November 14th, 2011

This week we have been mostly…

Posted in The Job - Experience by 200

…acting as a taxi service for social workers who can’t be arsed.

Kiera is fifteen and in care. She’s in care because she doesn’t like being told what to do. She’s living in one of those care homes where staff are employed to live in for two weeks at a time and where the teenage residents get to do whatever the fuck they want without consequences. It’s an ordinary house in an ordinary street just like the one you don’t want next door to you.

When they put her in care the social workers decided to move her to a different town, twenty miles from her friends. This is so she can start afresh and not be subject to the bad influences which ’caused’ her to go off the rails. You know, those influences like never having any consequences.

Kiera doesn’t like being told what to do, so when they tell her to be back at the home by 9.30, she isn’t. Most nights.

Her carers all appear to be ethnic minority ladies with names like Honesty, Charity and Lovely.

Their role appears to be to call the police whenever Kiera doesn’t want to come home and then go to bed.

Everyone knows where Kiera is when she’s not at the home. She is back in her home town 20 miles away with her old mates. When she gets bored or when the alcohol has worn off her friends and they’ve gone home, Kiera calls 999 and says she’s a missing person and is standing by the railway station waiting for police.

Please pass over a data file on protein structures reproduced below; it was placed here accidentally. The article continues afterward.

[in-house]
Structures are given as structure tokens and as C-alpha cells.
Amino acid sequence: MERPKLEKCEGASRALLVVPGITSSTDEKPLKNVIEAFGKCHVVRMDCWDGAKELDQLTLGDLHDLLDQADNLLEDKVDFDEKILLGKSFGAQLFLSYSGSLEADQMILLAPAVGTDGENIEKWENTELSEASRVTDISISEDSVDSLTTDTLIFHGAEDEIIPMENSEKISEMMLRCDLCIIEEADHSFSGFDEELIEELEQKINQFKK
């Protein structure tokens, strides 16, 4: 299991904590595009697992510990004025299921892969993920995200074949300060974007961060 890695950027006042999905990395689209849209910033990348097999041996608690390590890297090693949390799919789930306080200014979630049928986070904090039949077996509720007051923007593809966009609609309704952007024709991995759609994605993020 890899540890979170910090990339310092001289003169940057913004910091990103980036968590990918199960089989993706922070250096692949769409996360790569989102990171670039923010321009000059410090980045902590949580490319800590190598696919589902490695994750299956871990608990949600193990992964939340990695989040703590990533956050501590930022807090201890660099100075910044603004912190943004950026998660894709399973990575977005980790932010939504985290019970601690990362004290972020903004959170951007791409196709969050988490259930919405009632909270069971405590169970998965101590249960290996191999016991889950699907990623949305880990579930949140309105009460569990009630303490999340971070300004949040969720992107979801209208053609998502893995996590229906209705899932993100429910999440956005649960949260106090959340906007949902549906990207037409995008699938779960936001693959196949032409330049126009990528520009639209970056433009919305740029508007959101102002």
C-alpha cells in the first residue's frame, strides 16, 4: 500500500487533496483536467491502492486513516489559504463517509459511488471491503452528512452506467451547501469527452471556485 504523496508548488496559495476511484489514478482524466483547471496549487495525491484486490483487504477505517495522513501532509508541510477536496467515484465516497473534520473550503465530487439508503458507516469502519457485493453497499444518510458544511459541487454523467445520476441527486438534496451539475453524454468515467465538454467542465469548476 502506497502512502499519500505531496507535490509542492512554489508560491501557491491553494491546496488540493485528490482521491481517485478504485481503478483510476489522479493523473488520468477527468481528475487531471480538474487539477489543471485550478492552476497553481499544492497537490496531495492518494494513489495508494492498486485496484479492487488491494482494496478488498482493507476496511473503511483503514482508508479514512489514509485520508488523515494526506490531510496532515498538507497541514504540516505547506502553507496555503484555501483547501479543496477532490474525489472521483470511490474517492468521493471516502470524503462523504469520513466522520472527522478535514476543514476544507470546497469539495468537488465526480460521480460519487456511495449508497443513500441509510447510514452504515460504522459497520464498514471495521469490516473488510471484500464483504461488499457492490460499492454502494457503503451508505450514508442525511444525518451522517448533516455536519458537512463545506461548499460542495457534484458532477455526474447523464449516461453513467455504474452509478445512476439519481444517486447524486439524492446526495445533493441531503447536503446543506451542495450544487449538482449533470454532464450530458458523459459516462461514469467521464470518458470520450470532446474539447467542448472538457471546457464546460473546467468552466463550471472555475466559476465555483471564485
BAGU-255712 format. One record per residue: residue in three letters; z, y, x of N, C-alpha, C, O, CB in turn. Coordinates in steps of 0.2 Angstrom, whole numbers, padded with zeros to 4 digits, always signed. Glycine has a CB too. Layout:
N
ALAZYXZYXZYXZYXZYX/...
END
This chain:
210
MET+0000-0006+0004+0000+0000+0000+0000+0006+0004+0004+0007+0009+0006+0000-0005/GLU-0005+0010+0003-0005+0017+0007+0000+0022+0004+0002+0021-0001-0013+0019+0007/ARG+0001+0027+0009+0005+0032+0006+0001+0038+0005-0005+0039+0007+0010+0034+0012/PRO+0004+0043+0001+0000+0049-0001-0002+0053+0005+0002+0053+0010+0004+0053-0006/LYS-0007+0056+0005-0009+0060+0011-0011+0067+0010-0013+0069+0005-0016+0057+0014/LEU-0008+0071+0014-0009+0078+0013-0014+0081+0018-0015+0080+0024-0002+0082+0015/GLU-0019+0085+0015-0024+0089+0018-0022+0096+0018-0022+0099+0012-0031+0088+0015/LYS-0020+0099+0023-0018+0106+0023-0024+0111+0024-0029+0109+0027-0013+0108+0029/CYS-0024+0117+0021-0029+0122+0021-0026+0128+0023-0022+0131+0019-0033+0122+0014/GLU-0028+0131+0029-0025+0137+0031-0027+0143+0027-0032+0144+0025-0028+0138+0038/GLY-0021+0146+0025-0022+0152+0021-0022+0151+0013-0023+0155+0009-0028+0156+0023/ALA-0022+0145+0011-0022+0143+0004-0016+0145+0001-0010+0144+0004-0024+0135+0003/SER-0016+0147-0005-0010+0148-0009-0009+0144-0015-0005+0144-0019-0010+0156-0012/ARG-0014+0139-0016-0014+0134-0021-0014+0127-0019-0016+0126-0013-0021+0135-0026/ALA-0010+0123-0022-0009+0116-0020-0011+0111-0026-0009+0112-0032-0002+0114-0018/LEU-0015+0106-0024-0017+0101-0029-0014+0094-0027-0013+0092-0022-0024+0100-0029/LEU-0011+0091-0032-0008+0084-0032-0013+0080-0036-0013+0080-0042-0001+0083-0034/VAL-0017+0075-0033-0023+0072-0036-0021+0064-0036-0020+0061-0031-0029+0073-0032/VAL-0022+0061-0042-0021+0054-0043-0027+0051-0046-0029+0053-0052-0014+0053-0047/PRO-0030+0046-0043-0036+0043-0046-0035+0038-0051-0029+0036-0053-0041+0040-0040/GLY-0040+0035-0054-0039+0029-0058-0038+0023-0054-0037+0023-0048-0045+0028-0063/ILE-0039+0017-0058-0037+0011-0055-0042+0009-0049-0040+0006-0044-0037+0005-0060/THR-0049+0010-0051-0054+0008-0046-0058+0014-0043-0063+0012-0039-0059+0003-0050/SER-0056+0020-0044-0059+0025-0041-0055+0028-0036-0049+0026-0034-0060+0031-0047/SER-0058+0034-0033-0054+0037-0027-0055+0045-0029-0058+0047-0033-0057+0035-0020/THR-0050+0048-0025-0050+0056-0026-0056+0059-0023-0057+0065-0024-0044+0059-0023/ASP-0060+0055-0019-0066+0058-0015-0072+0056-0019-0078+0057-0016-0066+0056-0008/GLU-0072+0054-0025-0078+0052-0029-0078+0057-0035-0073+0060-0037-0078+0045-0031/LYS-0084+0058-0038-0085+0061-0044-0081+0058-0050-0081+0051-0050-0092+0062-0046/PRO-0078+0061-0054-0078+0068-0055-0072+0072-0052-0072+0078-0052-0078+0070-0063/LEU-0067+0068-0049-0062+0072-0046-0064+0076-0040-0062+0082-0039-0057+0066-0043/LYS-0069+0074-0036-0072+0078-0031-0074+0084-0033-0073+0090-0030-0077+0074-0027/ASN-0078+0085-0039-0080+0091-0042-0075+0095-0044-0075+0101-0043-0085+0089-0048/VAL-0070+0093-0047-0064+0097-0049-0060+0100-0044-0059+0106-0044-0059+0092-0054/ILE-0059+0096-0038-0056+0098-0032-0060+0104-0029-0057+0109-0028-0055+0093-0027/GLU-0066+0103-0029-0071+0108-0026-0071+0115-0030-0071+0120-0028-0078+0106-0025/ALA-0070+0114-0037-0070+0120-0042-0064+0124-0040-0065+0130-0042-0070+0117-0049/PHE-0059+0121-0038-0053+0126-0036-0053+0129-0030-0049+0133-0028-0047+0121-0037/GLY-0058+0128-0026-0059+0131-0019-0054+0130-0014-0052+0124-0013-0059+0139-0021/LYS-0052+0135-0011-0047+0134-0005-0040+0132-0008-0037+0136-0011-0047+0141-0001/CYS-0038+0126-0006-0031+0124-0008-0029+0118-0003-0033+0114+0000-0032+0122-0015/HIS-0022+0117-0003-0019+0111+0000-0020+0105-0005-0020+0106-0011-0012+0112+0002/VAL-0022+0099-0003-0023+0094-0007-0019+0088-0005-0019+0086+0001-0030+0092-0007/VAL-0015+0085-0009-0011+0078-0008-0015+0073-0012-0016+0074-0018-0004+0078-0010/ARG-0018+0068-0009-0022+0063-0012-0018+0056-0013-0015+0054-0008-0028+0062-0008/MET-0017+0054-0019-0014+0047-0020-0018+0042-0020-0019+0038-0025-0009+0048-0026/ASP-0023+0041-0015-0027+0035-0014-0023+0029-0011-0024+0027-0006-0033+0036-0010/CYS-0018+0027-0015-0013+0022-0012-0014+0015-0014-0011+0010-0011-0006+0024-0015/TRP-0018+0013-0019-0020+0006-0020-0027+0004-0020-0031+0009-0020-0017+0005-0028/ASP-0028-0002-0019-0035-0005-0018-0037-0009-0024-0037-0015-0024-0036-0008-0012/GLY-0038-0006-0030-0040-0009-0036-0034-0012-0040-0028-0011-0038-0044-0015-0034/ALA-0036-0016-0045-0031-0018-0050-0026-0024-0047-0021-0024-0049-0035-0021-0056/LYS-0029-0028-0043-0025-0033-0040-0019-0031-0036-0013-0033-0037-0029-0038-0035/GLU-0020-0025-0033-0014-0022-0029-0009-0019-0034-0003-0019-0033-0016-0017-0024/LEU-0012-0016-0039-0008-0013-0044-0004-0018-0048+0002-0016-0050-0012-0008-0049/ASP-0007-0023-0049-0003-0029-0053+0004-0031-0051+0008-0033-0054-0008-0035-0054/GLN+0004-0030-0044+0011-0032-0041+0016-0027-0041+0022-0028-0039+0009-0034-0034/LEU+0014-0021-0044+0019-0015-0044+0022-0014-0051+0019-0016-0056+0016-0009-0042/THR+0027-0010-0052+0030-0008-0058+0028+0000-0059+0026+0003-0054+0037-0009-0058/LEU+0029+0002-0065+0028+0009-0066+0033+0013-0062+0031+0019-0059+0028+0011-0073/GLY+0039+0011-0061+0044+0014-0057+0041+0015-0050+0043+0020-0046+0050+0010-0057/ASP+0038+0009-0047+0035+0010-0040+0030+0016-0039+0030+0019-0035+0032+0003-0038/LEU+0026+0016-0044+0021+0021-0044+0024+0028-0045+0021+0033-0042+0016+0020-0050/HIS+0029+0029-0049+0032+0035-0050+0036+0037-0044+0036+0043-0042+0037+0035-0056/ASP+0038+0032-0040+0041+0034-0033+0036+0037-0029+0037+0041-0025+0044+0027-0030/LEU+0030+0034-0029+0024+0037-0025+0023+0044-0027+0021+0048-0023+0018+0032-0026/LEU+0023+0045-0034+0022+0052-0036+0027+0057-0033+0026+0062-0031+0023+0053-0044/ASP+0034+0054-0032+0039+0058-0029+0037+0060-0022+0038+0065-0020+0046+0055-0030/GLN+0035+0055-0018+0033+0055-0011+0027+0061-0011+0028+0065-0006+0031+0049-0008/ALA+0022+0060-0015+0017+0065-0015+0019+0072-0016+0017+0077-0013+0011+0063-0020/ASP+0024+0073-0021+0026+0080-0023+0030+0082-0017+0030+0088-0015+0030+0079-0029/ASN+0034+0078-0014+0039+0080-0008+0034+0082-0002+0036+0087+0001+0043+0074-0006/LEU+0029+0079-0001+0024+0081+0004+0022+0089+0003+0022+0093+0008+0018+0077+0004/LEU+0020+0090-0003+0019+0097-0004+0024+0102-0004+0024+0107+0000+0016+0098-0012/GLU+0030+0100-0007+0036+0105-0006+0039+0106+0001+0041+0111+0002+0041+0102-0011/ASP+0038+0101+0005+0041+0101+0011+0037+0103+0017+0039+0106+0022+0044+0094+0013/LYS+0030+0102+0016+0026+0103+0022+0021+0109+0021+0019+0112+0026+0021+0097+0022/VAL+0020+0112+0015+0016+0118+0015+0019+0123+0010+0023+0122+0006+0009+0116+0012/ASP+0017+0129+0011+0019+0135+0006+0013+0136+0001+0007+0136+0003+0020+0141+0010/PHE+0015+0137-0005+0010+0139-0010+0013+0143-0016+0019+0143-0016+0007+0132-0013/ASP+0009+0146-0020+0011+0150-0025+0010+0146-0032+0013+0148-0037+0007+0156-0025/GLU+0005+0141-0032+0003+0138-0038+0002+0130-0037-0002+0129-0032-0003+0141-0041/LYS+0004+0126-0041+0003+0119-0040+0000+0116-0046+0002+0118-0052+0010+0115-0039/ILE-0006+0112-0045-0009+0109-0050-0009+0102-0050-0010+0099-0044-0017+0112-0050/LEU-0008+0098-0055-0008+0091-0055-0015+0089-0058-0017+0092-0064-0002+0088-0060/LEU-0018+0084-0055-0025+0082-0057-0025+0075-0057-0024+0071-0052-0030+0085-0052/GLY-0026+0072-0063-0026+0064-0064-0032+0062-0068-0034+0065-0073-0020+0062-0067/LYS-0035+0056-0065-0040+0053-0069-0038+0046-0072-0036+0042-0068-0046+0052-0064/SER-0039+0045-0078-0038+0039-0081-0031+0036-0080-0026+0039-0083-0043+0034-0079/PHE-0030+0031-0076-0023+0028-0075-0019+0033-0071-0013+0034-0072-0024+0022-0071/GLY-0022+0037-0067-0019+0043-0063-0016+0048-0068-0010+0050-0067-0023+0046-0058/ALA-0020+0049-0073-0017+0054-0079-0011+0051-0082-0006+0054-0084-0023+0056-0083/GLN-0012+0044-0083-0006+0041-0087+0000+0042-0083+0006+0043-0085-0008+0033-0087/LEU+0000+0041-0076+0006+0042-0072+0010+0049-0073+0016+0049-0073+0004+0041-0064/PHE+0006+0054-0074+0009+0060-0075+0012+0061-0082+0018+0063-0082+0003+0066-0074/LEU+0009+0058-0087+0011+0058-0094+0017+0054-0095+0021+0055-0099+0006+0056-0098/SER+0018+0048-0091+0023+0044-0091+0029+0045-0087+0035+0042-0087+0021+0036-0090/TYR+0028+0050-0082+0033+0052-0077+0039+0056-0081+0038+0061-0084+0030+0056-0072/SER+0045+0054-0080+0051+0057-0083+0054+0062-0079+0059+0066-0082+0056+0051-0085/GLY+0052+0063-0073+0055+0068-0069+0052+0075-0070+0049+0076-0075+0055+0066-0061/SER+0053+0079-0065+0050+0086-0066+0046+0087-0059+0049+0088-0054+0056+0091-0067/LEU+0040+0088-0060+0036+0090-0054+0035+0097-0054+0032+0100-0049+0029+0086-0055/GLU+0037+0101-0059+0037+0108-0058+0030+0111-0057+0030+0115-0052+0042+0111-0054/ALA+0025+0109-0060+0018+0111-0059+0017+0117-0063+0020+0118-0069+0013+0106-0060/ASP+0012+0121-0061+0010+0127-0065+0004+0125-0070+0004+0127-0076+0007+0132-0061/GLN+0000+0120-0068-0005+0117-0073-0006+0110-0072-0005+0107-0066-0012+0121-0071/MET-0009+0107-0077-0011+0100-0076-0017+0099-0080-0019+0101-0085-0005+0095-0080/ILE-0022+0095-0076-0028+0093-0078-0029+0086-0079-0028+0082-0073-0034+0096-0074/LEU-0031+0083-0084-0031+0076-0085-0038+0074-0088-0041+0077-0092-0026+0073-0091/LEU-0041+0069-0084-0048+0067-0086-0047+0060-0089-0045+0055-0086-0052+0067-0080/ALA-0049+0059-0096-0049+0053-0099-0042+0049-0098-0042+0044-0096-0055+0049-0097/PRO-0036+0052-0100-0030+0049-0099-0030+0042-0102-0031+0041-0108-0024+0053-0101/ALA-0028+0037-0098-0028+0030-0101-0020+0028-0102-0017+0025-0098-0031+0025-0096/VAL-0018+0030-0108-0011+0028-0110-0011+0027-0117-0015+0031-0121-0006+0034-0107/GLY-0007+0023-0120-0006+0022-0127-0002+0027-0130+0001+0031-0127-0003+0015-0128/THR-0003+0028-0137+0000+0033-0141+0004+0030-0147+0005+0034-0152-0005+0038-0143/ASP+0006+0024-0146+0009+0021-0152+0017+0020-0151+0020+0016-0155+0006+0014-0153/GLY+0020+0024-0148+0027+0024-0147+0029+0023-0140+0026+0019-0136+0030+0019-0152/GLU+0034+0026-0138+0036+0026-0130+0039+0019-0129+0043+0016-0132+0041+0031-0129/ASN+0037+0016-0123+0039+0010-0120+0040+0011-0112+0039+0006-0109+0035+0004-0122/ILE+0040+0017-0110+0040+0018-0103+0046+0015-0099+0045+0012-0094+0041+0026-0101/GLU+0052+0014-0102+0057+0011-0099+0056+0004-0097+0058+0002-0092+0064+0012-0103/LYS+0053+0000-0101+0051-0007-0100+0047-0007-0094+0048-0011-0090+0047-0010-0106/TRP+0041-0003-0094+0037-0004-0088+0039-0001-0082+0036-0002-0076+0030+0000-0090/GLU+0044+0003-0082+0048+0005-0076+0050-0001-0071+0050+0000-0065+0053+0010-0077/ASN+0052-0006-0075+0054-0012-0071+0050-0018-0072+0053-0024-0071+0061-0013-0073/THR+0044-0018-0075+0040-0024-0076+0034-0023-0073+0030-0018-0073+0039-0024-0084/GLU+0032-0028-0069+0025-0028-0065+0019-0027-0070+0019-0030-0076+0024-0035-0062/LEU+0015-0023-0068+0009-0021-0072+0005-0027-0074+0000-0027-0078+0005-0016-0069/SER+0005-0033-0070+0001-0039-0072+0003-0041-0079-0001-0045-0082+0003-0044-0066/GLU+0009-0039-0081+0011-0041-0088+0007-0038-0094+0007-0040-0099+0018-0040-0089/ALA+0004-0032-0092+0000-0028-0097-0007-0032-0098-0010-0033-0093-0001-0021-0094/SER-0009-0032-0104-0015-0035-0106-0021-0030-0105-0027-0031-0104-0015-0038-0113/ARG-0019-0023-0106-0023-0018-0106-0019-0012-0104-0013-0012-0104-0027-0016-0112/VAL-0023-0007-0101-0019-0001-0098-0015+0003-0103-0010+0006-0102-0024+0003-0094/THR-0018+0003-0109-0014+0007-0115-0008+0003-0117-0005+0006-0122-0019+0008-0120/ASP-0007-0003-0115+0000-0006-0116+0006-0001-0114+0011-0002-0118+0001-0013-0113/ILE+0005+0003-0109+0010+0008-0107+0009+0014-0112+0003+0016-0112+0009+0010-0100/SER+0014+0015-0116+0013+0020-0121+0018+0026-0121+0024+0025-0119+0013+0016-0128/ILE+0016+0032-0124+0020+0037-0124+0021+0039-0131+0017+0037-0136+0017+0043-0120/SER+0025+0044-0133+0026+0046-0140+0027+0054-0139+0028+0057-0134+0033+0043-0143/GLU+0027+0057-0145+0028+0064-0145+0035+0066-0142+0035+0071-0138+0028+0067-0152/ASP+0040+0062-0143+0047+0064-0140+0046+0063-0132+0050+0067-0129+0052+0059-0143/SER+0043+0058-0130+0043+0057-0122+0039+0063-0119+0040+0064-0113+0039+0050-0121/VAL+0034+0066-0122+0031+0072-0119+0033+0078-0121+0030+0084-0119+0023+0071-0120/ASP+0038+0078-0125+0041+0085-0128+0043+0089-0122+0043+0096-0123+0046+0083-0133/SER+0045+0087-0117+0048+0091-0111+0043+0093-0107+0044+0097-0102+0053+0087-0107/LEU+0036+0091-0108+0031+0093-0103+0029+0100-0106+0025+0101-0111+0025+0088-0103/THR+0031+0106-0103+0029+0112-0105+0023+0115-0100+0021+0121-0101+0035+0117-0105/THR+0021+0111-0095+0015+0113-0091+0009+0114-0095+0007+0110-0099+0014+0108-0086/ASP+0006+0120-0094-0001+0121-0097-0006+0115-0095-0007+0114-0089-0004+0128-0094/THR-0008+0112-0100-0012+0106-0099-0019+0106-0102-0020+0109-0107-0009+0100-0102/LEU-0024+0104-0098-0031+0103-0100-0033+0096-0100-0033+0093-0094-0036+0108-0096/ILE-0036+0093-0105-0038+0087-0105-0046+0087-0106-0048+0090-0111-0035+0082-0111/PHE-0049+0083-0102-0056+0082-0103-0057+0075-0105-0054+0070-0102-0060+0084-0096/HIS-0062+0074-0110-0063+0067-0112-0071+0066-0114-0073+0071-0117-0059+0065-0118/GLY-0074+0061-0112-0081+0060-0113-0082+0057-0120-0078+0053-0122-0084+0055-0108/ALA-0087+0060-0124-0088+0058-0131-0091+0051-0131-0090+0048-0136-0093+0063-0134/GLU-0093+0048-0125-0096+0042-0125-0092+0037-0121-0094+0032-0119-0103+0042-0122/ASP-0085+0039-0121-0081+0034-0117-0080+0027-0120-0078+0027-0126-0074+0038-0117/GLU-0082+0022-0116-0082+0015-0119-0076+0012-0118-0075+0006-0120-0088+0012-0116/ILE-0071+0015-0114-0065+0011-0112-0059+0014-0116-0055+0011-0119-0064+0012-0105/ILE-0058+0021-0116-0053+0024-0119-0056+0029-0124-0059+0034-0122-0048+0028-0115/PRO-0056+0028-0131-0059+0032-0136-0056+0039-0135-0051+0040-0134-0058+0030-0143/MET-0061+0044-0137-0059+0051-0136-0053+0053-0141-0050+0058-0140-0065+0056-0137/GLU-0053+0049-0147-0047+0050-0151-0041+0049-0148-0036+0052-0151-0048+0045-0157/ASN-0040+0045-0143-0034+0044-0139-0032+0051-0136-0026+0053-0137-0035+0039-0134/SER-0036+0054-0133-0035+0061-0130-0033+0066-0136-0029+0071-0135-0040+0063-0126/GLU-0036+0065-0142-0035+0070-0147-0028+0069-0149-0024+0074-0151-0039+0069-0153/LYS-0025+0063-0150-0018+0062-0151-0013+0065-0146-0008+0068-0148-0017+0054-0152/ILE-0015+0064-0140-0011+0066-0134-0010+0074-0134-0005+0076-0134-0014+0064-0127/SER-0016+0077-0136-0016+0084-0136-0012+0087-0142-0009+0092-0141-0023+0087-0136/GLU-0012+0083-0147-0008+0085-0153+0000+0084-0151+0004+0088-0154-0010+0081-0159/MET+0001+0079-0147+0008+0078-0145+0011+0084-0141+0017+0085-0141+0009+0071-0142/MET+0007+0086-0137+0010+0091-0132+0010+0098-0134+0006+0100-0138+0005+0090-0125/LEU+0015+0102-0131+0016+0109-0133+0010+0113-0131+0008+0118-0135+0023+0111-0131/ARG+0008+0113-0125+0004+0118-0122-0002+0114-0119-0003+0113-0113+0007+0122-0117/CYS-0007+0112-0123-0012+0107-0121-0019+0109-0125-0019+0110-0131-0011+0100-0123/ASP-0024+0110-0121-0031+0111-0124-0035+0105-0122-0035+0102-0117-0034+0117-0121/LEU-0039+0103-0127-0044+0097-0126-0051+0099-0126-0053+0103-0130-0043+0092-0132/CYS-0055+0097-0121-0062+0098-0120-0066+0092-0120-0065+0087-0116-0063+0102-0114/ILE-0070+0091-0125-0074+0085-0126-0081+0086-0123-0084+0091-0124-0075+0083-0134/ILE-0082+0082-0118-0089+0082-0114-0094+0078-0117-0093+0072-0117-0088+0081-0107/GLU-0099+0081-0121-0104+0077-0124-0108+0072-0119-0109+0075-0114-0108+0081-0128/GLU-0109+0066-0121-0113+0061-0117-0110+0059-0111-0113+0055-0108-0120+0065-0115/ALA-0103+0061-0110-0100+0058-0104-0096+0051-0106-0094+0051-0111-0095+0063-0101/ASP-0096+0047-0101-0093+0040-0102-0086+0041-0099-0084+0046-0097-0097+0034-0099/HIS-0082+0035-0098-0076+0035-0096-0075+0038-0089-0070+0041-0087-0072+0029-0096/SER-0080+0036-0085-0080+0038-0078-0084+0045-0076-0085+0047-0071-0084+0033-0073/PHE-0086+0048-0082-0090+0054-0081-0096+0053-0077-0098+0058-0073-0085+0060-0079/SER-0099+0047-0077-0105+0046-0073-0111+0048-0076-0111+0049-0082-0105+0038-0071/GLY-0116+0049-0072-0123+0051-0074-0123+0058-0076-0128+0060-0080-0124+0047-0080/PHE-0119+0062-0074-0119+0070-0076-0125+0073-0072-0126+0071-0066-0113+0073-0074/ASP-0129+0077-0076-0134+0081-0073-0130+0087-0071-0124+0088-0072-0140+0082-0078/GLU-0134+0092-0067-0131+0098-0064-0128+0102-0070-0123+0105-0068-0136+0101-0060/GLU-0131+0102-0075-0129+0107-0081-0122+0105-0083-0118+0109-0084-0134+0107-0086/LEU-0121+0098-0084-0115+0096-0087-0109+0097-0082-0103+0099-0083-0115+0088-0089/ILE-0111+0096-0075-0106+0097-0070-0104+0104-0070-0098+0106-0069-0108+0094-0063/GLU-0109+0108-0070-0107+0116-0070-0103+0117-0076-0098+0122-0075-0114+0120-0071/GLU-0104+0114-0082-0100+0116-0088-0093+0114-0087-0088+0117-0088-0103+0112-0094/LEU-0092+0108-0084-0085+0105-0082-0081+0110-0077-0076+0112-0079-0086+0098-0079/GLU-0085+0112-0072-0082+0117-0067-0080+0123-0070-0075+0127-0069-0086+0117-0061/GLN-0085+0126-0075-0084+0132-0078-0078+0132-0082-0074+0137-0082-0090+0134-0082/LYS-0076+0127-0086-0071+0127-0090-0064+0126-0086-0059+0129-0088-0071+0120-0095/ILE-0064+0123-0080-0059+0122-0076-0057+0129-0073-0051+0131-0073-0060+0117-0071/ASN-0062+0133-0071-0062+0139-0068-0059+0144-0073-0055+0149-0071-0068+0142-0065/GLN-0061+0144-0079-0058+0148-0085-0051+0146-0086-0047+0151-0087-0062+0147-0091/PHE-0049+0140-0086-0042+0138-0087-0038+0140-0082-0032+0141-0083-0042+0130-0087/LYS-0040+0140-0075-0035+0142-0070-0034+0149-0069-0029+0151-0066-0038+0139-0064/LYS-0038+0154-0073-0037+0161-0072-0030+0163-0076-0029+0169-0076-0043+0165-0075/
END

Because it is the police’s fault if anything happens, the daily battle of wills between the two divisions involved, that where she lives and that where she frequents, ensues until it is decided whether one division will pop down the road, collect her and bring her all the way across the county to her home, or whether the division where she lives will send someone half way across the county to collect her. Or whether one will collect and meet the other half way and pass her on.

One thing is certain, Lovely will not get out of bed and drive across, neither will any of her colleagues in the out of hours emergency social services department (which seems to consist of someone on the end of the phone who gets woken up by the police several times a night but doesn’t actually do anything). Neither will Lovely employ the services of a taxi to collect her.

So this week we’ve been having a lottery each night for the time the Kiera call will come in. One night I got within three minutes and won first pick from the chocolates brought up by the front line shift a few days ago. So far we have collected her twice, the other division has collected her once, we’ve met half way once and spent one night telling the care home that as we know where she is, she isn’t missing and they should collect her themselves. This went on for over 4 hours between calls from the home, to the home, from Kiera and to Kiera and it all looked like it was going good and we had declined to have anything to do with collecting her until someone caved in and we collected her, again.